The BioInspired Institute does cutting-edge work in complex biological and material systems, but from its inception, leadership and faculty were committed to providing students and postdoctoral fellows with more than just technical training. “As faculty, we know that we educate…
BioInspired Institute Partners With Historically Black Colleges and Universities
The BioInspired Institute focuses on leading-edge research in materials and living systems and trains students at the undergraduate and graduate level. When the United States faced a reckoning on racism and structural inequities, BioInspired’s faculty and staff asked, “How can we support diversity and inclusion in science, technology, engineering and mathematics?” In a town hall meeting, consensus was built around a recommendation that the Institute create a research experience for undergraduates that could help diverse young scientists progress through their education and training.
“As an Institute, we pledged to develop and implement actionable plans to promote diversity in our ranks and support people of color. The CAREER program is the first effort to come out of this commitment, and we are thrilled to have launched this pilot program with our partners at Hampton University and North Carolina A&T,” says Lisa Manning, William R. Kenan, Jr. Professor of Physics and director of BioInspired.
“We looked at programs here at Syracuse and at other institutions, and what seemed to be missing were pre-college and post-baccalaureate programs that would really help promising students transition well from high school to college, succeed during college and then proceed to similar success in graduate school admissions and job placement,” says Jay Henderson, associate professor of biomedical and chemical engineering and associate director of BioInspired.
As both Henderson and Manning have previously worked with Hampton University, a historically black private research university in Hampton, Virginia, and with faculty at North Carolina A&T State University, a historically black public research university in Greensboro, North Carolina, Henderson reached out to colleagues at each institution to create a virtual summer program to help students embrace the opportunity to do original research as undergraduates. Their goals are to strengthen high school-to-college pathways in STEM, providing research opportunities, mentoring and other supports to keep diverse students in STEM during their undergraduate careers and provide professional development and networking to enable a successful transition to graduate school.
The result, known as the CAREER (Career Acceleration via Rigorous Educational Experiences in Research) Pre-College Program, is a one-week intensive experience that took place over the Discord online collaboration platform. CAREER programming included interactions with researchers, help developing a personal statement, discussions of how scientific research works and career planning for incoming undergraduate students.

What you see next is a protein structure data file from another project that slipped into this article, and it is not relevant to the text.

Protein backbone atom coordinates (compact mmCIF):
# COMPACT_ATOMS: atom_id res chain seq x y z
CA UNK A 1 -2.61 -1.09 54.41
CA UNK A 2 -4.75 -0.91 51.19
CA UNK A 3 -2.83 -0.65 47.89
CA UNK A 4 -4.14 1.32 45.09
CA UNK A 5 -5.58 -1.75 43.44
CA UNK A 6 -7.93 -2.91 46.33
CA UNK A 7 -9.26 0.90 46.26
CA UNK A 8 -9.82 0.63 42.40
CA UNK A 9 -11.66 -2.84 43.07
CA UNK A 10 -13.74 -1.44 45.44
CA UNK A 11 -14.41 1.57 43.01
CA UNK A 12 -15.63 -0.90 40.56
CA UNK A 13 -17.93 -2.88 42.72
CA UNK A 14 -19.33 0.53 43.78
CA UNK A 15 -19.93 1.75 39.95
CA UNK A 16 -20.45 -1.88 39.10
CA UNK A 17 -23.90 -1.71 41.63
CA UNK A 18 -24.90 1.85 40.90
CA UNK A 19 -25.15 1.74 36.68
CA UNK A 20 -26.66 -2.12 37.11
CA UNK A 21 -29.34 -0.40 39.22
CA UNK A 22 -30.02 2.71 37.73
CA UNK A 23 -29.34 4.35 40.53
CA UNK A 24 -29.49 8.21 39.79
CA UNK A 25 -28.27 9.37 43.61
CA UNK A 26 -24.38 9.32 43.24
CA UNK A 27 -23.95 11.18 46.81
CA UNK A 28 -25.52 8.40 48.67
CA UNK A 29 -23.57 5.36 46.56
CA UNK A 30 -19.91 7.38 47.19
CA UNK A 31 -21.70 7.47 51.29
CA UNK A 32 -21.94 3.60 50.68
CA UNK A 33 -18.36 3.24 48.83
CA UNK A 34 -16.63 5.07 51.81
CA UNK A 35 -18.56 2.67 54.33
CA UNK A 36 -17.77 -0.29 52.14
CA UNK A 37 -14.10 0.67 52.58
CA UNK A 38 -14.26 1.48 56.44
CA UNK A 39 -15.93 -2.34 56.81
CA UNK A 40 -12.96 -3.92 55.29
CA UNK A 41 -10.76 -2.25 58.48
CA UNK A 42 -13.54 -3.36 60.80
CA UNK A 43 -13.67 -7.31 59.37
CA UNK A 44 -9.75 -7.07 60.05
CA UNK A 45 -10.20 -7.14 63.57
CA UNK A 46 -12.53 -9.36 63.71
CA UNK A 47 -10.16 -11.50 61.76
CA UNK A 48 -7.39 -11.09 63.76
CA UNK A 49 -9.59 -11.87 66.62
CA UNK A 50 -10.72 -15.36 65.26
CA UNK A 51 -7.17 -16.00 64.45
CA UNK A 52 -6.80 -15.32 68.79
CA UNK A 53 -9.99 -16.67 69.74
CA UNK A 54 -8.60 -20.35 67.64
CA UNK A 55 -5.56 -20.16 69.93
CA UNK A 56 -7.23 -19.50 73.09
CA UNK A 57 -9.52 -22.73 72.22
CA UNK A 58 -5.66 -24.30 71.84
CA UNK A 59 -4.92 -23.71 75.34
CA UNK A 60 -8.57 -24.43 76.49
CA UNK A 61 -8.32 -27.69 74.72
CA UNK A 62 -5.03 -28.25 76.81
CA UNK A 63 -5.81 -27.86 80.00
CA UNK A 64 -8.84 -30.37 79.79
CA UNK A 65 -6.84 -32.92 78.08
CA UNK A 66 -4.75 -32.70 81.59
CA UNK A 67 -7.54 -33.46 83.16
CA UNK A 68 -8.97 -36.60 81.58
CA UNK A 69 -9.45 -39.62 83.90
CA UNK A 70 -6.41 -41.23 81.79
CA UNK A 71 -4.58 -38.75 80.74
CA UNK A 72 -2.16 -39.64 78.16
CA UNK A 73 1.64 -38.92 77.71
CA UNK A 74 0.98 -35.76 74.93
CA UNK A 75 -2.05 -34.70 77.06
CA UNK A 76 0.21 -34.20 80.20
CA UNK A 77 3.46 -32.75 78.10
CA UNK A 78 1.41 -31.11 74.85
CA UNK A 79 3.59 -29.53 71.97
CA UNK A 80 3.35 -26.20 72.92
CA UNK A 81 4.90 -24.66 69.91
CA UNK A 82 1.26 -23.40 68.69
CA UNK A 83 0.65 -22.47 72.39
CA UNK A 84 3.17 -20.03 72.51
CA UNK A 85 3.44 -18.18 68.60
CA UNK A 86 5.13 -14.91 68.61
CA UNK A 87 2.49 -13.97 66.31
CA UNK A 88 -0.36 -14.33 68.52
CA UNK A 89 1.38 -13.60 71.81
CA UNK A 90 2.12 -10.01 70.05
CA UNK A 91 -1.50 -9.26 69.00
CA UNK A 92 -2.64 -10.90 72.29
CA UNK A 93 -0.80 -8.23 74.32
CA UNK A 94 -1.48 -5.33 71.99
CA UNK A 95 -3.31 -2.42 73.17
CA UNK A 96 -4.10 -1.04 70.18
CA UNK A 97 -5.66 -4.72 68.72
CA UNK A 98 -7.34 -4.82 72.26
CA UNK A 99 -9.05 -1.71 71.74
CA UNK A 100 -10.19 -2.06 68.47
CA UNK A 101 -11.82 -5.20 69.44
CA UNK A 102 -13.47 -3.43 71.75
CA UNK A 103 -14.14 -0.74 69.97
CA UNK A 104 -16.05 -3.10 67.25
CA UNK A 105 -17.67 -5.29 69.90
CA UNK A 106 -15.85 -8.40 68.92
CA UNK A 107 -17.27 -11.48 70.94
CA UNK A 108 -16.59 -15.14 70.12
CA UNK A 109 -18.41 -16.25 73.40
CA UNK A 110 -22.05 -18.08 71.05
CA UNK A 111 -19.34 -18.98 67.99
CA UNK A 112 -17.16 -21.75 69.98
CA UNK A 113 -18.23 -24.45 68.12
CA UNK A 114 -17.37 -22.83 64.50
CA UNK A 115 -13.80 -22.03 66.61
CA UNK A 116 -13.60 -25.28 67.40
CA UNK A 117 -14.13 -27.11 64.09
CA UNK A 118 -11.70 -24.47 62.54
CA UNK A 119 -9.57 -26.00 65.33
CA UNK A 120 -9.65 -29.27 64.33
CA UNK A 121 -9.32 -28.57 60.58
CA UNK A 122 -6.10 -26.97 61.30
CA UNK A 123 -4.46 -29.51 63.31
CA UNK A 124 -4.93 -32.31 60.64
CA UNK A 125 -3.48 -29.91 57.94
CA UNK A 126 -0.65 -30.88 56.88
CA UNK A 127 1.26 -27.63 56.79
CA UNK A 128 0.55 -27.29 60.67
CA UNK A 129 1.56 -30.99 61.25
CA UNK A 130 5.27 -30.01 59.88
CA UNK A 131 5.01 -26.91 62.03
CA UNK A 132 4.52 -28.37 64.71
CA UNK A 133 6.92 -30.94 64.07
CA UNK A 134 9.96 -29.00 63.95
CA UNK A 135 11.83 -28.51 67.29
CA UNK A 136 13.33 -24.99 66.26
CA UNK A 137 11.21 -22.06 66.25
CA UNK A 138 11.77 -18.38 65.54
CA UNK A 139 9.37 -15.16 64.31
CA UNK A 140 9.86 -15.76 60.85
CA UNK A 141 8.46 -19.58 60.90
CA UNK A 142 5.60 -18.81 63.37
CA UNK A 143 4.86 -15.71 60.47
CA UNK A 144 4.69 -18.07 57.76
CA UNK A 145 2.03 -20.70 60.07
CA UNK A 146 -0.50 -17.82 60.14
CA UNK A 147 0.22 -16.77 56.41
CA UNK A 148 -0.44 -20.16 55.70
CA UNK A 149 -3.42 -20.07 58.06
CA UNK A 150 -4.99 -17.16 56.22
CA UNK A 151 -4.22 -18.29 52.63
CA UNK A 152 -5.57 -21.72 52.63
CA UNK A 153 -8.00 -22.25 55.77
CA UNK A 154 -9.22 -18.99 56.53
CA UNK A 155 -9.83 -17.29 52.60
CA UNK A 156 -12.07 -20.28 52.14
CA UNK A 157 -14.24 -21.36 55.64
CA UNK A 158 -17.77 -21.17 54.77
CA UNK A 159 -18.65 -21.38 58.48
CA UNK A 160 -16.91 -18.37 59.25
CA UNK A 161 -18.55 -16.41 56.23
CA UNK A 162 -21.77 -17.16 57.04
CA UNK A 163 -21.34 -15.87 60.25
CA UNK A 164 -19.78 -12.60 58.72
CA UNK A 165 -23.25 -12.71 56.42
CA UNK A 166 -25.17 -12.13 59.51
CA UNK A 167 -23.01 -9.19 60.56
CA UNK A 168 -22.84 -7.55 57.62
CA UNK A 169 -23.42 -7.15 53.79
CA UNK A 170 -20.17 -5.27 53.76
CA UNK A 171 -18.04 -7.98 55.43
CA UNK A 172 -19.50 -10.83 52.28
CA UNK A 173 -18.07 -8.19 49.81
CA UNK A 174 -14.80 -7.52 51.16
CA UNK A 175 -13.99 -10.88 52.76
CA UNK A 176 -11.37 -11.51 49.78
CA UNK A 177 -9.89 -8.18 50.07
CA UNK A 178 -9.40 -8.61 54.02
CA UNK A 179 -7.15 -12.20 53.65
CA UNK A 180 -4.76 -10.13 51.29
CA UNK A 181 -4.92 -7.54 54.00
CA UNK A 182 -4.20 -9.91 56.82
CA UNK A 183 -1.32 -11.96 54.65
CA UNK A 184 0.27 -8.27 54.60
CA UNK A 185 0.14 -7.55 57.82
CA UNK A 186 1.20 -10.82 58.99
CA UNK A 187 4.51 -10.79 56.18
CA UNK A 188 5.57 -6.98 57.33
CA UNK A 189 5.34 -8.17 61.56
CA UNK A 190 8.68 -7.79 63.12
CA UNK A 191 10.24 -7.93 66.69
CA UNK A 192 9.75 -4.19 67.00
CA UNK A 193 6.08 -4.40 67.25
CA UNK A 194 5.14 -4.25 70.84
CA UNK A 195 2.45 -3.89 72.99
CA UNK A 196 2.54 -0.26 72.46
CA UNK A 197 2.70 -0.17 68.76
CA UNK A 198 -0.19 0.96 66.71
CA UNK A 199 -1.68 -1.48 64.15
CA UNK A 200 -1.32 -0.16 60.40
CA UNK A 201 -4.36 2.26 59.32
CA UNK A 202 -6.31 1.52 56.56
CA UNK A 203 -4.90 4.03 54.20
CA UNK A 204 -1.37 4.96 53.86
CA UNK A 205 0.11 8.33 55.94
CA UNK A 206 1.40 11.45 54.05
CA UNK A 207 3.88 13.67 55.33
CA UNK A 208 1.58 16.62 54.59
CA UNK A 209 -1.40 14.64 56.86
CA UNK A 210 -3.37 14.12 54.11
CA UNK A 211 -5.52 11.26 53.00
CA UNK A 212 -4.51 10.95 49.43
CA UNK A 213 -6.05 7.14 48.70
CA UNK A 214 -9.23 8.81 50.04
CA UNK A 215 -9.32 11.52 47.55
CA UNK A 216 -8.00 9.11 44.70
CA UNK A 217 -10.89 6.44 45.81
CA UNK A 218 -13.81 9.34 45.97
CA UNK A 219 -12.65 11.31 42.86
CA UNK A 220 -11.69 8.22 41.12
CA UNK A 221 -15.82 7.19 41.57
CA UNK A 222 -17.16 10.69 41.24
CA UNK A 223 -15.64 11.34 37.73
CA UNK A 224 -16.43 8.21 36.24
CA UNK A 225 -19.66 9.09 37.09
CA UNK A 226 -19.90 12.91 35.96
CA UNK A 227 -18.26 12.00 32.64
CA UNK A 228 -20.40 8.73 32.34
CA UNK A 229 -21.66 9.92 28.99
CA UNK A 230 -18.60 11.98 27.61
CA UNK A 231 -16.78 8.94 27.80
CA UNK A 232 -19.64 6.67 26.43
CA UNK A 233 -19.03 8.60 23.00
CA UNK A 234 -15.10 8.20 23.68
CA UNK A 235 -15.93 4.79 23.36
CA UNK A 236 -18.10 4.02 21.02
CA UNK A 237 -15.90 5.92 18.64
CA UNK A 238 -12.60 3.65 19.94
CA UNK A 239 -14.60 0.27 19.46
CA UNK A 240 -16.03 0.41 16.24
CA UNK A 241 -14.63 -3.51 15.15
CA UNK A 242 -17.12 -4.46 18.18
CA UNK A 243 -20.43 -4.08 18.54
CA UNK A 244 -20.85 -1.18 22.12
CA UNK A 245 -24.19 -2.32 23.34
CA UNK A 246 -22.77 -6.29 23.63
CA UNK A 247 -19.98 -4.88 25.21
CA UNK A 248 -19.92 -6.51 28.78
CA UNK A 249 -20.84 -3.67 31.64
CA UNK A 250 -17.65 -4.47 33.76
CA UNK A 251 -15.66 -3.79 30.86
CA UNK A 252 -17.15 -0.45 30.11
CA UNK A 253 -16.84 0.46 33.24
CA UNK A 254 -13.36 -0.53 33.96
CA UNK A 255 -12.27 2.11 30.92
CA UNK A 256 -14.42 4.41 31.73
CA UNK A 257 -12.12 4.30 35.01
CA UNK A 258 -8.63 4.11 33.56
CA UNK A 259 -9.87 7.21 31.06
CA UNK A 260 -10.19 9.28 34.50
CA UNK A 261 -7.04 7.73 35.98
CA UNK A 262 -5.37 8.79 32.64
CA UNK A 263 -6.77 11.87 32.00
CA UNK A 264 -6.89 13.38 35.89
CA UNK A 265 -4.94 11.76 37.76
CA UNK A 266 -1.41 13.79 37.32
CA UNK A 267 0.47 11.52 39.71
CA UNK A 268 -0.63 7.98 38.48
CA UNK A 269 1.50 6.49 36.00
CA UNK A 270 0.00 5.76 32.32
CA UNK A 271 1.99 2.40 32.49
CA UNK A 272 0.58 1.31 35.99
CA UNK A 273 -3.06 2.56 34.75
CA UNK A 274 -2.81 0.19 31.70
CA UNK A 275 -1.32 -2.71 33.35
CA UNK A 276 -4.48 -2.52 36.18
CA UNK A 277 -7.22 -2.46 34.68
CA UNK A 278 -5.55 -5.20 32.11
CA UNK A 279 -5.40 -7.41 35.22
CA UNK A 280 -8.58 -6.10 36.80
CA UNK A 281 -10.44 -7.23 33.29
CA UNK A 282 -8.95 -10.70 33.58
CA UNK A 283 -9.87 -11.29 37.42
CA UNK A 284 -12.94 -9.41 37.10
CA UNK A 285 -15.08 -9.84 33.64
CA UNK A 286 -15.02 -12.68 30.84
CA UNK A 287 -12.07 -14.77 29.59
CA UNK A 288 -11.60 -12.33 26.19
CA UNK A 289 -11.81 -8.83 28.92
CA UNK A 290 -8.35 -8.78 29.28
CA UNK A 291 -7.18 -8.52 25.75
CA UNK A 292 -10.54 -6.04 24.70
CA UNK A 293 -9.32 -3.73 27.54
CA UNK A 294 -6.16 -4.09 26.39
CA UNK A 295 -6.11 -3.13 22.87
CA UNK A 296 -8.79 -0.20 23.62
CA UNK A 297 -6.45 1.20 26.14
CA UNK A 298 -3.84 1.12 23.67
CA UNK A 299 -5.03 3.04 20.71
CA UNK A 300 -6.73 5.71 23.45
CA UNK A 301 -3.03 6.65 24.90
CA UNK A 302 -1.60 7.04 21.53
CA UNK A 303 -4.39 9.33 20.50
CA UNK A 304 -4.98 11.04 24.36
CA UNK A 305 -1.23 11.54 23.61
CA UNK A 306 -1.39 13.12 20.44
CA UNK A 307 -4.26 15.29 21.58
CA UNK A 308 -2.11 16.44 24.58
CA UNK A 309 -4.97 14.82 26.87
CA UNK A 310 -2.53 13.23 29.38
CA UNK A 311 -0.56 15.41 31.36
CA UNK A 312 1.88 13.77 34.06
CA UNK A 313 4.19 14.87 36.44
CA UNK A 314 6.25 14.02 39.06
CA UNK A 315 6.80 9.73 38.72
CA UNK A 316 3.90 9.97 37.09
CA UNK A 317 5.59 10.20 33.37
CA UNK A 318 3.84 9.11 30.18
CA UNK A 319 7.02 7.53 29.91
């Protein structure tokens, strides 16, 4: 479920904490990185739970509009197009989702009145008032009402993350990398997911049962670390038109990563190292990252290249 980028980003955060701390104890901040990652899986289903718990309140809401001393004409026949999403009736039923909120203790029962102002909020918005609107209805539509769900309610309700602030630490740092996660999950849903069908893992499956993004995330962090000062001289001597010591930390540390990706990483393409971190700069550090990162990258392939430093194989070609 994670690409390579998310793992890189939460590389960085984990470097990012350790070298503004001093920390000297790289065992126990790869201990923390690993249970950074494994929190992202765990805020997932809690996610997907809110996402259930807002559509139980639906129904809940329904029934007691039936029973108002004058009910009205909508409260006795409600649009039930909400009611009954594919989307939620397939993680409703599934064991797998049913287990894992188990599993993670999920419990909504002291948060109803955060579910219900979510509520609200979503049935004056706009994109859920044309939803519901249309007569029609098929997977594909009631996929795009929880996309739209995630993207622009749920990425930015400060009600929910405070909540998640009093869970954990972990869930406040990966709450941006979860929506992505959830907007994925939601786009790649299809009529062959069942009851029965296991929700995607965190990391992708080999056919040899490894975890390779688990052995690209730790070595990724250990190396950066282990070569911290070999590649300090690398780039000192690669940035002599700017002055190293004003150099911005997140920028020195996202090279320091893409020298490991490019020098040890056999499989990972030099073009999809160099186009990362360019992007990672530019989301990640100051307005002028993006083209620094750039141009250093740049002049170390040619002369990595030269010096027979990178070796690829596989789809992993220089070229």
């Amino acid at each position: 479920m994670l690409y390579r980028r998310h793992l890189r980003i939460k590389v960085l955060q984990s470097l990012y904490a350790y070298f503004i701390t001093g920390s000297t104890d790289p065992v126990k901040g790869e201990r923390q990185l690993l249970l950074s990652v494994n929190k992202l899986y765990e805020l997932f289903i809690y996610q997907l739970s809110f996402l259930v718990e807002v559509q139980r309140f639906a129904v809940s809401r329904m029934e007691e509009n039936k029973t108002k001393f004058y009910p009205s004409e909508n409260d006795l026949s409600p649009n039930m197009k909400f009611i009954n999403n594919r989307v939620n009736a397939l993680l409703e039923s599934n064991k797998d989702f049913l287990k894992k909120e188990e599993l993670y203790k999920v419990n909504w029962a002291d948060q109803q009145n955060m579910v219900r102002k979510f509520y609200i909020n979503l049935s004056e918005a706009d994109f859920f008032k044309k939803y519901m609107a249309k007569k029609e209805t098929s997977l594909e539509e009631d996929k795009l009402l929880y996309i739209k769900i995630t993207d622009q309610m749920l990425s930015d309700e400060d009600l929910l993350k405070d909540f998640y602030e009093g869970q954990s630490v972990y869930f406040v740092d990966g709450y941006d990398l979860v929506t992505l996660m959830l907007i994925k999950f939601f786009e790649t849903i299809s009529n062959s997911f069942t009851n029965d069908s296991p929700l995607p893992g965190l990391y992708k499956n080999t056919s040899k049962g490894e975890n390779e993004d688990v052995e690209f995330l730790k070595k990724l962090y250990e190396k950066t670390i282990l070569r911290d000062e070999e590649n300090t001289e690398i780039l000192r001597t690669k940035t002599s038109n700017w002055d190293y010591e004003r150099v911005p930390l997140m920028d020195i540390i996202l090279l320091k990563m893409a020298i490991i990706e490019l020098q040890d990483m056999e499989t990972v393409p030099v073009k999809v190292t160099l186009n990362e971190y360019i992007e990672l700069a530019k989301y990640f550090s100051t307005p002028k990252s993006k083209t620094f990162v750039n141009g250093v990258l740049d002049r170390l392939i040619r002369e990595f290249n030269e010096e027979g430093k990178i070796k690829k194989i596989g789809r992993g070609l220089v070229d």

“We covered topics like creating a professional profile and resume, reaching out to faculty for opportunities, taking advantage of resources on campus and how to apply for financial support for summer research during college,” says Henderson.
Fourteen students drawn from Hampton, North Carolina A&T and Syracuse University participated in the summer program.
Melanie Salas, a first-generation college student from Syracuse, plans to attend veterinary school after graduation. She chose to participate to meet potential mentors and test out her commitment to STEM to see if it is the right fit. “The most valuable part of the program was seeing the support that professors give students. I have already been accepted into a lab to work with Professor Latha Ramalingam in the Falk College. I also learned to never be afraid to seek help. There is always someone willing to help, but it’s on us to reach out.”
While students gained from what they experienced during the program, faculty development is another program goal. “We want to improve how we mentor diverse students and increase collaborations between minority-serving and predominantly-white universities,” says Henderson.
After this summer’s successful pilot, program faculty plan to look at outcomes, such as how many students participate in research during the year and each summer, internship and fellowship applications and long-term outcomes such as successfully earning a STEM degree and admission for graduate programs. Faculty at all three institutions hope to form collaborative research programs where students can get real-world experience in multi-institutional scientific research.
“Our next step is to seek additional funding,” says Henderson. “We’re investing our time and expertise because we believe that STEM disciplines can only gain from broader representation. The partnerships with Hampton and North Carolina A&T can help us broaden the pool from which we recruit graduate students and postdocs and the program has already taught us ways we can improve how we work with undergraduate students.”